By Colby Gable
The Appalachian State Athletics Department has announced plans to honor Hall of Fame football coach Jerry Moore with a plaza and statue dedicated to his years of success and key role in the development of the Appalachian football program. Moore will be recognized during football alumni reunion festivities on Aug. 31 before the Mountaineers’ season-opener against East Tennessee State, and will also be a featured guest at the 2019 App State Athletics Hall of Fame breakfast.
As the 2019 season approaches, with it arrives a benchmark in Appalachian State’s football history marking the 30th anniversary of Jerry Moore’s first arrival in the coaching staff. Moore departed from Appalachian in 2012 after becoming the winningest football coach in Appalachian State University and Southern Conference history, crafting a 215-87 record in his 24 seasons at Appalachian State (1989-2012), as well as 10 SoCon championships, 18 postseason appearances and an unheard of three straight NCAA Division I FCS/I-AA national titles (2005-07). In 31 years as a head coach, including years he served at the University of North Texas and Texas Tech University prior to joining Appalachian, Moore ended 242-135-2, coming in at the top 15 all-time among NCAA Division I coaches. In 2012 alone, Moore passed coaching legends Bo Schembechler (234 victories) and Woody Hayes (238) on the all-time wins list. His list of notable accomplishments primarily within the role of coach of Appalachian State include: SoCon Coach of the Year (1991, 1994, 1995, 2005, 2006, 2008, 2009, 2010), North Carolina Sports Hall of Fame inductee (2009), Southern Conference and College Football Hall of Fame inductee (2014), and induction into the Appalachian State Athletics Hall of Fame in 2015.
Aside from the numbers, however, Moore established a legacy at Appalachian State through the athletic program that led to the foundations of Appalachian being what it is today; a university that has grown increasingly in the last decade and a football program with an established history that has continued to build on the success he found in 2005. Even going beyond the football impact of winning three Division 1 championships in a row, Moore was able to give back to the community and to utilize his success to grow and help Appalachian as a whole.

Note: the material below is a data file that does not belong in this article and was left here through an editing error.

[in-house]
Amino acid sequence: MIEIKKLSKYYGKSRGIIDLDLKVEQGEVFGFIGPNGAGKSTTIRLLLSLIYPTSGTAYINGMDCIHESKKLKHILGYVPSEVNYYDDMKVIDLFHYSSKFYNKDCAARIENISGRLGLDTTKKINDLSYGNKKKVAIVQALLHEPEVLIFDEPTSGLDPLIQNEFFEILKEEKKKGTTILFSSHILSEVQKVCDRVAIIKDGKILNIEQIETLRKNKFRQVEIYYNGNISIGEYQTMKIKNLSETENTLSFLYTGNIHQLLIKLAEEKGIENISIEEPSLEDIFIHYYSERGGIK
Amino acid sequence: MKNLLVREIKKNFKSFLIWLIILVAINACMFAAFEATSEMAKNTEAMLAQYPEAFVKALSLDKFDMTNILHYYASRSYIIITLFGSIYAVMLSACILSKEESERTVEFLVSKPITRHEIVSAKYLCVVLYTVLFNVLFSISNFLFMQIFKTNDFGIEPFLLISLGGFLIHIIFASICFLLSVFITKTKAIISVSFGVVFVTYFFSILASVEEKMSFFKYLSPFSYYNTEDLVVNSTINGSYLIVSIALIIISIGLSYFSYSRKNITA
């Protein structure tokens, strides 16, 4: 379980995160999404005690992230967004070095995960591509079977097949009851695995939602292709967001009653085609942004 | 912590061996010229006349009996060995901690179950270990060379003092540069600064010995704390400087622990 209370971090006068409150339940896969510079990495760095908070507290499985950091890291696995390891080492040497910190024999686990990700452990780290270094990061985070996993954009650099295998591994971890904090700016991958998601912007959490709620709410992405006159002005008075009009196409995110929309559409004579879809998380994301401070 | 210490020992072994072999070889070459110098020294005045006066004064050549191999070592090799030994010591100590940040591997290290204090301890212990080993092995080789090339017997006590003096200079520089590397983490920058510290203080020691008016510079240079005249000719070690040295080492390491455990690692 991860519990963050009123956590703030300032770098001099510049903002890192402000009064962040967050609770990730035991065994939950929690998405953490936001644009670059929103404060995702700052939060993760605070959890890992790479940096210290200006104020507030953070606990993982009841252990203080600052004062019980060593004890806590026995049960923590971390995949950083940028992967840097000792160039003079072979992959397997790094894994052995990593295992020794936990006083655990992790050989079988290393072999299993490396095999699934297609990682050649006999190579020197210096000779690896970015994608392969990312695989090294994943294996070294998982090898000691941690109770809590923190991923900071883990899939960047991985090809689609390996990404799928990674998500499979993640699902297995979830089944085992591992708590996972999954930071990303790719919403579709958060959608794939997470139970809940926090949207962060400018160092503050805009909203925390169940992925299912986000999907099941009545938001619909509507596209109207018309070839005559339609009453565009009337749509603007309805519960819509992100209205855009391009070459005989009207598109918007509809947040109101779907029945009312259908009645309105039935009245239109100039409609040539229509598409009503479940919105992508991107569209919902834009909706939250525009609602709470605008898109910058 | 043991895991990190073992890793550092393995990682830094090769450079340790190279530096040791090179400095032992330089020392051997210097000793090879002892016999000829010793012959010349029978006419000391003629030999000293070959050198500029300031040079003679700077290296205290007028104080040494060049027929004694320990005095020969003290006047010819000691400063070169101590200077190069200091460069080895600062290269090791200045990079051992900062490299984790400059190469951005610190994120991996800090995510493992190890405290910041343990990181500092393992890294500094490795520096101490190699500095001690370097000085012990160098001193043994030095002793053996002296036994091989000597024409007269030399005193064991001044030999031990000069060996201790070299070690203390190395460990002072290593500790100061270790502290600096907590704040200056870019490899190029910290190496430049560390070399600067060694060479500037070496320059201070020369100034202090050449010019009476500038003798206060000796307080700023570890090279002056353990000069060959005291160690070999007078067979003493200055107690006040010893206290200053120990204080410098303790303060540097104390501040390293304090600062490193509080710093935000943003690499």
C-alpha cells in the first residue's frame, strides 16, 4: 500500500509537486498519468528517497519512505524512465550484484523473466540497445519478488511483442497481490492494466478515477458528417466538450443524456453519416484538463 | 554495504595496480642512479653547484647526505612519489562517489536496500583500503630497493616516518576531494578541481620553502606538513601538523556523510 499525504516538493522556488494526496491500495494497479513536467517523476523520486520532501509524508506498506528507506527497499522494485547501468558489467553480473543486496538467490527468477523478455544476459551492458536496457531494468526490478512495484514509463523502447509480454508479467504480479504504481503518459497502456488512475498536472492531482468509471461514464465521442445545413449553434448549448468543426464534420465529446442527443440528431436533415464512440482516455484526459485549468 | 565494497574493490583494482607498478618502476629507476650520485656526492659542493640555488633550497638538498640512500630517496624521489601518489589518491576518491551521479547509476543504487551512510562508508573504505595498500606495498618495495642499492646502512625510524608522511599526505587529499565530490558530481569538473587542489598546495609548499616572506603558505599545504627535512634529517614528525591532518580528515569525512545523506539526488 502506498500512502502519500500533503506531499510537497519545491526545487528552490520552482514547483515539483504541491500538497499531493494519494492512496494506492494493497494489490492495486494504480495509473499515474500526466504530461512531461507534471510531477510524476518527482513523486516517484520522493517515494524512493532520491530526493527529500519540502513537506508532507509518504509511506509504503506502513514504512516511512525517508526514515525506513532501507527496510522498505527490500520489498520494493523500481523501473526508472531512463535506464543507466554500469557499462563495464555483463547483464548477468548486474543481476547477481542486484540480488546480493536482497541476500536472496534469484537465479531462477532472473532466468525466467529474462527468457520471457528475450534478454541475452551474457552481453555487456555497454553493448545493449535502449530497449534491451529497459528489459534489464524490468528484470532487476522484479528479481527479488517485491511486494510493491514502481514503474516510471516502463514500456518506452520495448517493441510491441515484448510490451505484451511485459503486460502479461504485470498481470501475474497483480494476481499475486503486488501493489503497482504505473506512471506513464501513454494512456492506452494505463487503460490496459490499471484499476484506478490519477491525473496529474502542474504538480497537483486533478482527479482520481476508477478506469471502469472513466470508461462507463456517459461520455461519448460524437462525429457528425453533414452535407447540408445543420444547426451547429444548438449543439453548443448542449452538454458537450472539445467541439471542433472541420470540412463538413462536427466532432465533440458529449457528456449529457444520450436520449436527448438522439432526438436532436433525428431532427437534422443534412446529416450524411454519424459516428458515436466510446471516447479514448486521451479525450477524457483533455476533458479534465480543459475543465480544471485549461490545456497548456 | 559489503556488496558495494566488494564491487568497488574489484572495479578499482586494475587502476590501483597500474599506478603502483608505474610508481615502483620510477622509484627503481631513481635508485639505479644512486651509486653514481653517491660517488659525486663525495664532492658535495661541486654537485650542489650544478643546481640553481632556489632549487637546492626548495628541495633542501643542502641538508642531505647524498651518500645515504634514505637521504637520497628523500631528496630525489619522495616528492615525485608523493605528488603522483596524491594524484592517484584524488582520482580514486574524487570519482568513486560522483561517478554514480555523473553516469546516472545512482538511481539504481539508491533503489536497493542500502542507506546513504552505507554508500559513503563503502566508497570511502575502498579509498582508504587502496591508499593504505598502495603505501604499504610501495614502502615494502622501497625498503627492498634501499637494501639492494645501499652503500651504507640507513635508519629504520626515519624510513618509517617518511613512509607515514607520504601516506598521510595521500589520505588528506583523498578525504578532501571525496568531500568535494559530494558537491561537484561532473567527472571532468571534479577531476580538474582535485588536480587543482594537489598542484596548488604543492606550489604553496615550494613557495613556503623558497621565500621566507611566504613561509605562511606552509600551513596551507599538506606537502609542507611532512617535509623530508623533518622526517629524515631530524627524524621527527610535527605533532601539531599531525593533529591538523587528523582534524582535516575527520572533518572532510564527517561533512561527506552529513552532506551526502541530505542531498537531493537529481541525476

After beating Michigan in The Big House, Moore was featured in “Appalachian Perspective” in 2007 and talked about some of the positive aftereffects of the win coming through the form of fans nationwide looking for autographs, merchandise, and the heralded Sports Illustrated cover deeming the win an “All-time Upset.” As a result, many of the items were used for churches, charities, and auctions, all which combined to both helping communally as well as drawing attention to the university. During the talk, Moore is able to neatly summarize why he felt the program was able to do well, and on the Michigan game, “I tell our players, maybe a guy didn’t even make the trip, but he’s a part of our squad. The reason we’ve had some success is that we’ve had good players, but we’ve also got people who really care. It’s like when we won that first national championship, I said ‘This is for every player who has ever played here.’ And that picture on Sports Illustrated represented every player who has ever played here at Appalachian. It represented our whole school and campus. There’s just a lot of pride.”
Apart from successes on the field, Moore became a standard of sorts for how coaches can do great things without having to compromise the integrity of the game. Giving back to people, emphasizing education and personal development, these are some of the hallmarks that Moore chose to build on, and the legacy of his contribution to the world of Appalachian will always be in part that these great aspects of what a team’s identity can be, went past his tenure and still impacts the program today.